Christa Lynch grew up in Brooklyn cooking fresh—never frozen—food with her family. As a kid, she couldn’t wait until she was old enough to serve as her family’s “sous chef,” chopping vegetables and herbs to help them prepare meals for the week to come. She continued to cook as she left Brooklyn to attend college in Philadelphia, where she took cooking classes at local culinary schools and worked in restaurants to better understand the food business.
Although cooking was her passion, Christa initially had no intention of pursuing a career in the culinary arts. After undergrad in Philadelphia, she enrolled at NYU law school, but eventually transferred and earned her Master’s in Banking and International Finance at Columbia. After several unhappy years, downsizing at her company forced her to reevaluate her priorities and her career. While listening to her friends and neighbors in Bed-Stuy, she recognized a need in the community for fresh, healthy, and affordable meals, and Brooklyn Braised was born.
I decided to take Brooklyn Braised for a spin this week. After eating my weight in matzo balls at my family’s Passover seder, I was in dire need of some clean eating. Brooklyn Braised prides itself on locally-sourced fresh ingredients and healthy, delicious, nutrient-dense meals, and a three-meal package costs $32.97, so it made sense nutritionally and financially. There’s also a five-meal package for $49.95, which slightly reduces the cost per meal.
Though still in the process of developing her spring menu, Lynch gave us a sneak peek at some of the vegetarian options she’s cooking up: roasted squash with mole negro over rice (pictured), and Moroccan lentil vegetable stew garnished with yogurt. “I read in an article that you shouldn’t include a location in your name, ever,” says Lynch (who’s actually from Philly) of her BK-specific company name. “But I love it. Brooklyn is the root of where the business started, no matter where we go.” || brooklynbraised.com #blackownedbrooklyn
The website is nothing fancy but very easy to use. After choosing three or five meals, it prompts you to choose from 20 possible meals. The meals vary greatly, with vegan, vegetarian, pescatarian, and carnivore options including soups, stews, pasta, and more. For my three meals I chose Thyme Chicken Stew with Sweet Potato Cornbread, Pan Seared Wild Catfish with Roasted Vegetables and Garlic Couscous, and Homemade Wheat Spaghetti with Turkey Meatballs and Slow Roasted Marinara. Brooklyn Braised offers Monday and Wednesday deliveries in the mornings and evenings. Once I chose my delivery window and paid, I was all set.
On the day of my delivery, I received a text alert that my food was sent out for delivery, and it arrived well within the delivery window. Living in a fourth floor walkup, a lot of deliverymen will call and ask me to come downstairs, but Brooklyn Braised delivered the food right to my apartment door. It was a nice touch that I certainly appreciated.
I ate the spaghetti and meatballs first. Following the heating instructions, I started with two minutes in the microwave and proceeded in 30 second increments from there. The two large, dense meatballs took too long to heat through, so I chopped them up and mixed them in with the spaghetti. The portion was huge! I was starving before I ate and had to lay down after eating because I was so full. Admittedly, I was a bit concerned about reheating dishes in the microwave, but this meal held up exceptionally well and almost tasted freshly cooked. The noodles were cooked slightly more than al dente—exactly how I like them—and had the perfect amount of sauce. The dish had nice flavor, but was missing the extra zip that I love in my food. I prefer it that way, though, so I can doctor it up to my liking.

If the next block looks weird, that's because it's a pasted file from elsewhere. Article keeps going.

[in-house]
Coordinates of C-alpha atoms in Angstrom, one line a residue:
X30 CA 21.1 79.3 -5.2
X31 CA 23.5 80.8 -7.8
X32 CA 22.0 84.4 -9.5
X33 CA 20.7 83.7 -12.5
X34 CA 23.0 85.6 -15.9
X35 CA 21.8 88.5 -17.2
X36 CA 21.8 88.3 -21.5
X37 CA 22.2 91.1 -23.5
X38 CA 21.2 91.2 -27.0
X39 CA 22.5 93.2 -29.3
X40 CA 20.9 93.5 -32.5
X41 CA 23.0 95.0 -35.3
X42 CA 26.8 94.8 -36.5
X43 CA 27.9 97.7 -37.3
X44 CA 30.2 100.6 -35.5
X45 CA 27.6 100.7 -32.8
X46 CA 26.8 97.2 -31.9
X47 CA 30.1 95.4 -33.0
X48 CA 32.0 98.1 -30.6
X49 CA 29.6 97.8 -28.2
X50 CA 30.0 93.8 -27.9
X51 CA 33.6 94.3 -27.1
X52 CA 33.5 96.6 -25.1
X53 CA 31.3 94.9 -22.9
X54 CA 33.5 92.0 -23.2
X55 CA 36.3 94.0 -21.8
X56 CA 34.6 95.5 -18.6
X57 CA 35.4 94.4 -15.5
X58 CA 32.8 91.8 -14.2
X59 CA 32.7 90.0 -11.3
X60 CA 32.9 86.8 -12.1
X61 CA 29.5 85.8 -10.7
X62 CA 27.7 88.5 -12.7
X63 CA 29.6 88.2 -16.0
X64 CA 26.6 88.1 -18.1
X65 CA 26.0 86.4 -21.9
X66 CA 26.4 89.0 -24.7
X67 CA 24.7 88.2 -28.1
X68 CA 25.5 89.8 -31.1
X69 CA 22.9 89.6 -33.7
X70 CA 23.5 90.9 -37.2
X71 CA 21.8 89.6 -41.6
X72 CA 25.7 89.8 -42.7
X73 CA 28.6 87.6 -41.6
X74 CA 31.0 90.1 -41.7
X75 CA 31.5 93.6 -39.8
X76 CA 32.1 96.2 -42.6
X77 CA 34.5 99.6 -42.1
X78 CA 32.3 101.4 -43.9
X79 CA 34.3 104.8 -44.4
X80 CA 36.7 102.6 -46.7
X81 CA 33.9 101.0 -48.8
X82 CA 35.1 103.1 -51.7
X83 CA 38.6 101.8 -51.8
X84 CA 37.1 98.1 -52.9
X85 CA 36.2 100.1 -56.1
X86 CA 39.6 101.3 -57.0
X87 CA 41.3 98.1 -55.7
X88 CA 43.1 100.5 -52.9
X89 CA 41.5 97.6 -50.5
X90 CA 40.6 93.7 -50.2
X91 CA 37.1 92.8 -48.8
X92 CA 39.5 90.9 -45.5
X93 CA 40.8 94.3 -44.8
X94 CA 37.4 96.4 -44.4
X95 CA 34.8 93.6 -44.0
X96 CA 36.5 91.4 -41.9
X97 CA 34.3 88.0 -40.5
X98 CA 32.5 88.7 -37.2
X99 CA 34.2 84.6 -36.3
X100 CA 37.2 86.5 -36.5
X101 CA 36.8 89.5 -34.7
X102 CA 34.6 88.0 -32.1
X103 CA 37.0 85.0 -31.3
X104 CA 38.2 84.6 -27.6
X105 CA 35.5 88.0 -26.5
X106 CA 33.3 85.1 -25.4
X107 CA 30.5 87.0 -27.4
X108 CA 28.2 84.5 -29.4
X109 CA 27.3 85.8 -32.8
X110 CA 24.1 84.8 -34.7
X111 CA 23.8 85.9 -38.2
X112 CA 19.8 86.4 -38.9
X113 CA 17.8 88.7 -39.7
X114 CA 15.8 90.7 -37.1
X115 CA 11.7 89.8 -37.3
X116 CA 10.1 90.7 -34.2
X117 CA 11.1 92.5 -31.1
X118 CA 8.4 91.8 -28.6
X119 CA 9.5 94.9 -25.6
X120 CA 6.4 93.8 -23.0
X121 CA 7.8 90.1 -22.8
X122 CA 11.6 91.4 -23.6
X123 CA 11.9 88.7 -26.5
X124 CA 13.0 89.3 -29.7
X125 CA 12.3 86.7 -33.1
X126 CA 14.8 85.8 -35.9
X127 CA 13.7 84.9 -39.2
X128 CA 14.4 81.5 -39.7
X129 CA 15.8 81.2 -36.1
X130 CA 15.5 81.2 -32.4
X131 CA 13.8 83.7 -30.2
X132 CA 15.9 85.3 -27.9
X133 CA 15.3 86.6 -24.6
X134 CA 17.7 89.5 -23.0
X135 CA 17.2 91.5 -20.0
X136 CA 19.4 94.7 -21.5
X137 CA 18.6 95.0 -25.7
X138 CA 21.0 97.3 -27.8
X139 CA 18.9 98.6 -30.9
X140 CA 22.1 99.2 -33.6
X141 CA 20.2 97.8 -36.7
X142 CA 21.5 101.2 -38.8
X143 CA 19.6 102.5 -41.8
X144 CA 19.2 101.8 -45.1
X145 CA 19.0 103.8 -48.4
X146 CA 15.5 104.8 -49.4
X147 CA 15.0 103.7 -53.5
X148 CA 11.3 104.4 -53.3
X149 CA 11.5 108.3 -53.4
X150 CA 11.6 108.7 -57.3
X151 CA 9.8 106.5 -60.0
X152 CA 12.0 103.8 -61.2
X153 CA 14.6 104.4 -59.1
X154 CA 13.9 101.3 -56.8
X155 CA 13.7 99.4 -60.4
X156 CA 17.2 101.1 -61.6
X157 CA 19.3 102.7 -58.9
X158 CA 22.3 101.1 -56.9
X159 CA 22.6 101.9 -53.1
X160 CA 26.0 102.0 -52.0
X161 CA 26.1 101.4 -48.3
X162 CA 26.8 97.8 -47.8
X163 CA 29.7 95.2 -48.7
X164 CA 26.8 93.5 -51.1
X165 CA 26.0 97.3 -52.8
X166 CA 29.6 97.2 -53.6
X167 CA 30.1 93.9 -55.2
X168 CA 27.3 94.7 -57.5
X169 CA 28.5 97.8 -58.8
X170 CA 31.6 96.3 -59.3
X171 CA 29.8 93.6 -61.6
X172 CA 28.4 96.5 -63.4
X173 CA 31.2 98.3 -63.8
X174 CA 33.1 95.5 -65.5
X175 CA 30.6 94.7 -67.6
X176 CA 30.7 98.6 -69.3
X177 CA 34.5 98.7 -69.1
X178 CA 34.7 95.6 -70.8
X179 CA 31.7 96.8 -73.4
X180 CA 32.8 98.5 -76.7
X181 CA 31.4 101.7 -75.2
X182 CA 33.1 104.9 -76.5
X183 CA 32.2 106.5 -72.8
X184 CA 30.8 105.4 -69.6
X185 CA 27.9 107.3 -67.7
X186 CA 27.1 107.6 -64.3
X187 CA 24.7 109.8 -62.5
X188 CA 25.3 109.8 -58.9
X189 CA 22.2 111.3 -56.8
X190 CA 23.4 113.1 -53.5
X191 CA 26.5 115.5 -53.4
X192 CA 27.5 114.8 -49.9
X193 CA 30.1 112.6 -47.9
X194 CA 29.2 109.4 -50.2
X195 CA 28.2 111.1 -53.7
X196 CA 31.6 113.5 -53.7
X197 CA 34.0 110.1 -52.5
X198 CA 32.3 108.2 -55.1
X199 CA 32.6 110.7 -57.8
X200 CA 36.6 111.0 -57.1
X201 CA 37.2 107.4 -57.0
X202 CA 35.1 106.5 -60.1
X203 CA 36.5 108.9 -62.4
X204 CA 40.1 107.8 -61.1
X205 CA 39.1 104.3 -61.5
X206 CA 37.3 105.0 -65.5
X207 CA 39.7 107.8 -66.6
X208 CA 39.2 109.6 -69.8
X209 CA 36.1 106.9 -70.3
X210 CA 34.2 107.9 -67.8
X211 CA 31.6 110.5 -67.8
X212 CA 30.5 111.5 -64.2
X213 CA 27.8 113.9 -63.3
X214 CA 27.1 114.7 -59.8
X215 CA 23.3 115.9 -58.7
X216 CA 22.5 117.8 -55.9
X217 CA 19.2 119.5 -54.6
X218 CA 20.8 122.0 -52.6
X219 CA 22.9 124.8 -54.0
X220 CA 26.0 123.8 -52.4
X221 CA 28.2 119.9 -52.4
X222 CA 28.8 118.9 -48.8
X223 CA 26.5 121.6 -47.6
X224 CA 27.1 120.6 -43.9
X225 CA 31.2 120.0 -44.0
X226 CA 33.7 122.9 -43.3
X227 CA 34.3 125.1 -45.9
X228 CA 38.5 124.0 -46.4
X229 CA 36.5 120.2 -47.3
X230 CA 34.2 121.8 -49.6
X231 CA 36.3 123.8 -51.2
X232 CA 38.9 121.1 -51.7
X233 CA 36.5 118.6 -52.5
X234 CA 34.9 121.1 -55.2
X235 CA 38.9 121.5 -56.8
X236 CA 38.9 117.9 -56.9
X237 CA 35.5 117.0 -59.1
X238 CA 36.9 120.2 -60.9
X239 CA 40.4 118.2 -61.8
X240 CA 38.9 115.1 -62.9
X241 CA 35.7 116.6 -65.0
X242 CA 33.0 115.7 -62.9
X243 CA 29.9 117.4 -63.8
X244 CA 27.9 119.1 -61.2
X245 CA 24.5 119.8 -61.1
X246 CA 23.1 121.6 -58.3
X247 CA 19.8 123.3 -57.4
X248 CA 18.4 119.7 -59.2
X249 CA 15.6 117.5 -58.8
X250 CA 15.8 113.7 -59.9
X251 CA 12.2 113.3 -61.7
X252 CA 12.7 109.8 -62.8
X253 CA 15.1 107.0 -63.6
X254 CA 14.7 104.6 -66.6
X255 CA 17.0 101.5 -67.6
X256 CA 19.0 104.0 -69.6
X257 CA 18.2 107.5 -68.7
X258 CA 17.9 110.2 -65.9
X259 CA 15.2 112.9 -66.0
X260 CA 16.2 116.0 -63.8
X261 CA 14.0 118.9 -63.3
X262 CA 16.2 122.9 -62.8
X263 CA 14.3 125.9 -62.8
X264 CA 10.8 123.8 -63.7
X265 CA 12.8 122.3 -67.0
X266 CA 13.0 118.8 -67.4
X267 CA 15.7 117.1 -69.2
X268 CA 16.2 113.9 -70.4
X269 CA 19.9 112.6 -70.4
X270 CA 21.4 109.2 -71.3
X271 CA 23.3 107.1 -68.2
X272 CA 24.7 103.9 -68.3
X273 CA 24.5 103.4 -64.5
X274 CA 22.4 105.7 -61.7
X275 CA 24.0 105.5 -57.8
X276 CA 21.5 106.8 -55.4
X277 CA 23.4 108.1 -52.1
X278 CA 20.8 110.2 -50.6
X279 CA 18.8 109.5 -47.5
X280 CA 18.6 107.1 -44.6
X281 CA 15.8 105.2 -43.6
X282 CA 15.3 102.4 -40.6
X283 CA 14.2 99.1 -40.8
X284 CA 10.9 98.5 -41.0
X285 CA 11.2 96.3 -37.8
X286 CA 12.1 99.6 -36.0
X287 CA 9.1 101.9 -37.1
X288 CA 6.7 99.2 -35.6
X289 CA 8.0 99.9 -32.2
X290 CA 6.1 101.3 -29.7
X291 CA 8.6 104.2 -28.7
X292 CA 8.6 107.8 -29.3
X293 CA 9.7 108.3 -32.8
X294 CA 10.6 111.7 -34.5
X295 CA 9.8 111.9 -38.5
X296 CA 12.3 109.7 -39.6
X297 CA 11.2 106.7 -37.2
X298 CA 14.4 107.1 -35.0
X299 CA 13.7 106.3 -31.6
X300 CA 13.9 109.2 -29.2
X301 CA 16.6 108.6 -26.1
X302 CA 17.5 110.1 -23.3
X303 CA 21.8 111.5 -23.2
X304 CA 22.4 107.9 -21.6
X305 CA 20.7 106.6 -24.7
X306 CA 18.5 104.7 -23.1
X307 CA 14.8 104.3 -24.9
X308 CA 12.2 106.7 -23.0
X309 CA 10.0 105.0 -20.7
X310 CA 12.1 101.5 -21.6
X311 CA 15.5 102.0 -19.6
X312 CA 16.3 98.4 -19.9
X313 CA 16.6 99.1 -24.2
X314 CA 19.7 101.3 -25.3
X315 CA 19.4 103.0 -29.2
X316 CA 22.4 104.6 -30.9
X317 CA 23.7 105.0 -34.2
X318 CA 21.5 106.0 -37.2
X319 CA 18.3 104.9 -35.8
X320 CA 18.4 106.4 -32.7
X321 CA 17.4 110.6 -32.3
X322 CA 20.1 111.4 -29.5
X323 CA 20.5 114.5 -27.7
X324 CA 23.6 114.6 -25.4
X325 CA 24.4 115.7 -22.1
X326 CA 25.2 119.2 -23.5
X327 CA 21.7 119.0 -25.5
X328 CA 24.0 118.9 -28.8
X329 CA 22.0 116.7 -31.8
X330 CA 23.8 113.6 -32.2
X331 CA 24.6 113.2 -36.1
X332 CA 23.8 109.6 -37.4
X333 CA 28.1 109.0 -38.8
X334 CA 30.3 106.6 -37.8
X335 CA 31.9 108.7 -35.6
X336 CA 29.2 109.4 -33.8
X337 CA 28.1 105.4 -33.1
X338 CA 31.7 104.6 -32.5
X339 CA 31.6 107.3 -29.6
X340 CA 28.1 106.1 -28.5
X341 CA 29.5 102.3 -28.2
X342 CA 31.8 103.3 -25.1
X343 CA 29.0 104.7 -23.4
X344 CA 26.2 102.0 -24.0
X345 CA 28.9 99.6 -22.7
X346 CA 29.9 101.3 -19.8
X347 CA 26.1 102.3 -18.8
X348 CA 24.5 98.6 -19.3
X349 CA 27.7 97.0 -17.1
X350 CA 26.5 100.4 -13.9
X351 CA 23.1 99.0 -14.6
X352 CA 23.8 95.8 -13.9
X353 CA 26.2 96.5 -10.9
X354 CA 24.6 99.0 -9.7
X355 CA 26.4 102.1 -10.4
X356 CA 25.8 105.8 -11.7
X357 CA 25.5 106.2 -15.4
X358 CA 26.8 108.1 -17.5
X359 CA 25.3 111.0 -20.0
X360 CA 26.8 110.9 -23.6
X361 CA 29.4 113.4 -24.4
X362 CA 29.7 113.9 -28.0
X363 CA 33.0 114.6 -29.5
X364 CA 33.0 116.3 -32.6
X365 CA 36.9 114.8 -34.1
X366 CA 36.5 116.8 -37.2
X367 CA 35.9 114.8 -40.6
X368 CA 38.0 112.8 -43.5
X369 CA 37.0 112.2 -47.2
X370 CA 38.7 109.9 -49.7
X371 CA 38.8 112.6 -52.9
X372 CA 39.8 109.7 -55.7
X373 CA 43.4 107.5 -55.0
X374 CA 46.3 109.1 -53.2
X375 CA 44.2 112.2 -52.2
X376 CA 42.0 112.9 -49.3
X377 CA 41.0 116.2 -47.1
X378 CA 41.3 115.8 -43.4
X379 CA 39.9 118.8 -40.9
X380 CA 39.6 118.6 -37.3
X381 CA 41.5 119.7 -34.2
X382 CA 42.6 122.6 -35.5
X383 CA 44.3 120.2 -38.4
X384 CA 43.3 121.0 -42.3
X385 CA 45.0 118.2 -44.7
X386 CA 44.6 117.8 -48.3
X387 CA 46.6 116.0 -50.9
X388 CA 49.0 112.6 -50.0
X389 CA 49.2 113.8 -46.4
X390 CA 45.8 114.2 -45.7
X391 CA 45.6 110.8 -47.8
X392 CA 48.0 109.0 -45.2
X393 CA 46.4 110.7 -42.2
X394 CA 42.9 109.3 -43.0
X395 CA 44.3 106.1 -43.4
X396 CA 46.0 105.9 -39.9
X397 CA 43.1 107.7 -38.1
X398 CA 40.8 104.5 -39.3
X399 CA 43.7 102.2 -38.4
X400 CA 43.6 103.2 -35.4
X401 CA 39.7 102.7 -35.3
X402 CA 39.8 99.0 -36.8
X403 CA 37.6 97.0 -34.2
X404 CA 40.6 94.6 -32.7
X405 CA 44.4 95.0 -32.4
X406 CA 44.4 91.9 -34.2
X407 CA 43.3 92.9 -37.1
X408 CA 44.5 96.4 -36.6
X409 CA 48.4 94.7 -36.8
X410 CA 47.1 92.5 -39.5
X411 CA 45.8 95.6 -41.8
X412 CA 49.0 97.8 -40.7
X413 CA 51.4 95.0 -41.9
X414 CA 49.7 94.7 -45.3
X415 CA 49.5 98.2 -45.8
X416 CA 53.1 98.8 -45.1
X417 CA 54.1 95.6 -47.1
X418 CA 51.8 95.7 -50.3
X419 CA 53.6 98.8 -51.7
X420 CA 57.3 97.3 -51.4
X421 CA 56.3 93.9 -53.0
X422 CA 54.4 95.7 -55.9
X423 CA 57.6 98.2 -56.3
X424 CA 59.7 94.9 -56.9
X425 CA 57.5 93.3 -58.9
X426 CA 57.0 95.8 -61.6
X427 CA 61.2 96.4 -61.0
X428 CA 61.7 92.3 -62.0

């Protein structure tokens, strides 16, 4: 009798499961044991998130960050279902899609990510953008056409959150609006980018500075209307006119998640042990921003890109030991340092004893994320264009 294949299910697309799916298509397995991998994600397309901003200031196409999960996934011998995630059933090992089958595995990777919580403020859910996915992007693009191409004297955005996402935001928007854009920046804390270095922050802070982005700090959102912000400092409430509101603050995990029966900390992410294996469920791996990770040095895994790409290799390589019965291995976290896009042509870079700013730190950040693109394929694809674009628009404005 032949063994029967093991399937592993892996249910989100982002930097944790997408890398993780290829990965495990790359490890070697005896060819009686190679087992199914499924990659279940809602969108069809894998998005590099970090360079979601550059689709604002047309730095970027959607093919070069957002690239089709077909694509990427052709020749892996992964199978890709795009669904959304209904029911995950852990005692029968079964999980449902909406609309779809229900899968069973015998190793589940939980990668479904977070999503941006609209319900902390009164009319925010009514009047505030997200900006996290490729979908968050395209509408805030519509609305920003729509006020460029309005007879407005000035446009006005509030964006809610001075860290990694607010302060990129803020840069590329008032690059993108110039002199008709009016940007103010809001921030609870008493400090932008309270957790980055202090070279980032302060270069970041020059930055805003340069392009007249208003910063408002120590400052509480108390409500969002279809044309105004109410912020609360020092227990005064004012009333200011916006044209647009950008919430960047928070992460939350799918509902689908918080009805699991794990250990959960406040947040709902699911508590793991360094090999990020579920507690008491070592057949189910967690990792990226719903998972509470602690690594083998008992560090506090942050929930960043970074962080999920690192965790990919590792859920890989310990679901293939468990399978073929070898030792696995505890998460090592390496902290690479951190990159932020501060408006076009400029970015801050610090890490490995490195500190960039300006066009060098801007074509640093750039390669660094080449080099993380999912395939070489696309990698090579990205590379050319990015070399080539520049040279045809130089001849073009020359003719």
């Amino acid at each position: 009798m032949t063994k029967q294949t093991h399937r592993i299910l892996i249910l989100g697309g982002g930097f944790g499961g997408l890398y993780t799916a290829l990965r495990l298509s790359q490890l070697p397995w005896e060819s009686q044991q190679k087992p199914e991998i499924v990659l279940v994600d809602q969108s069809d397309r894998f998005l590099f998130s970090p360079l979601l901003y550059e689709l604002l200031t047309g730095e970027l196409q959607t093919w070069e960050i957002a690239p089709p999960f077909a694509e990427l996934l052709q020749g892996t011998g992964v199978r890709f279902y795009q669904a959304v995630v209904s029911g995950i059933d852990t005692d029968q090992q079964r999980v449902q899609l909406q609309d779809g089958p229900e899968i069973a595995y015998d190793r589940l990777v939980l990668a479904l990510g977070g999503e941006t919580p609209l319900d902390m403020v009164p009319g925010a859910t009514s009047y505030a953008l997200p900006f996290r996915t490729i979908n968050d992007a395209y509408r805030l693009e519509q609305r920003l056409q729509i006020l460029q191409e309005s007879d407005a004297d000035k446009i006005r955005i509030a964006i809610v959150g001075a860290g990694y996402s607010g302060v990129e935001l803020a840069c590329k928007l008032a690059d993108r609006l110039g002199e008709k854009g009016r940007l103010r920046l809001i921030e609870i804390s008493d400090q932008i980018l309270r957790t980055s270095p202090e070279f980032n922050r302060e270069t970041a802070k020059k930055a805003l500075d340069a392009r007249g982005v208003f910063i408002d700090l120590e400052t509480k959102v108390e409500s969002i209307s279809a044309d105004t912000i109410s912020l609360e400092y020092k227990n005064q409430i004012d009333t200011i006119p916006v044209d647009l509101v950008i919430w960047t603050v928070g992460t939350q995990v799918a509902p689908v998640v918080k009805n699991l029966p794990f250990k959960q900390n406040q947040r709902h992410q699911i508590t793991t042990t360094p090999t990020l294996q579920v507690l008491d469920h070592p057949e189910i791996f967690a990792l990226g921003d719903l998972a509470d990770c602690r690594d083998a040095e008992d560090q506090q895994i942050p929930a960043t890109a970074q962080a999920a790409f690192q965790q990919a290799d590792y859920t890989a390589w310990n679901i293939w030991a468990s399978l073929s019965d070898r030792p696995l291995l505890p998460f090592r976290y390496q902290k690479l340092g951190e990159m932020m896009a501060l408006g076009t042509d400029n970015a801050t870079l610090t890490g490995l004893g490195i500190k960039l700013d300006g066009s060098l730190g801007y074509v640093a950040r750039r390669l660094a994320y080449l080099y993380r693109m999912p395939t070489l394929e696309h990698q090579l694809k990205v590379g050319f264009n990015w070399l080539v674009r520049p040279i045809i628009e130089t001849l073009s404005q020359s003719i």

For my next meal I had the chicken stew. Again, I was extremely impressed with the portion size. A lot of meal delivery services skimp on portions, but not Brooklyn Braised. The stew was flavorful with a hearty texture, full of tender chunks of meat. Donovan McNabb’s mother would approve. As good as the stew was, the sweet potato cornbread stole the show of this meal. The cornbread was moist and rich with visible chunks of sweet potato and decadent buttery sweetness. It was a struggle to savor the cornbread for the entire meal and not scarf it down in two or three bites. Between the cornbread and the potatoes and corn in the stew, this meal kept me full for hours without really weighing me down.
My third and final meal was the catfish. I was concerned that the fish and green beans wouldn’t microwave very well, and unfortunately that was the case. The heating instructions also included oven heating, so I’d recommend to follow those. The fish had a nice mild flavor and didn’t dry out, it just got a little slimy and the texture was off-putting. The meal came with an enormous serving of garlic couscous, but it was a little bland and filled with some sort of nut or seed that had a funny flavor. The roasted green beans were tasty, but a little soggy. The meal was extremely filling like the other two meals, but didn’t come close to the flavor the others had.
Overall, Brooklyn Braised offers healthy, filling, and flavorful meals delivered conveniently to your doorstep for $10-$11 per meal. It’s not McDonald’s or bodega cheap, but it’s also not filled with awful ingredients that will have detrimental effects on your short- and long-term health. If the portions and the quality aren’t enough to persuade you, perhaps supporting a local, black female-owned business will do the trick. Anyone looking to eat well (and clean) without cooking for themselves, at a price that is more than fair, would do very well to order from Brooklyn Braised.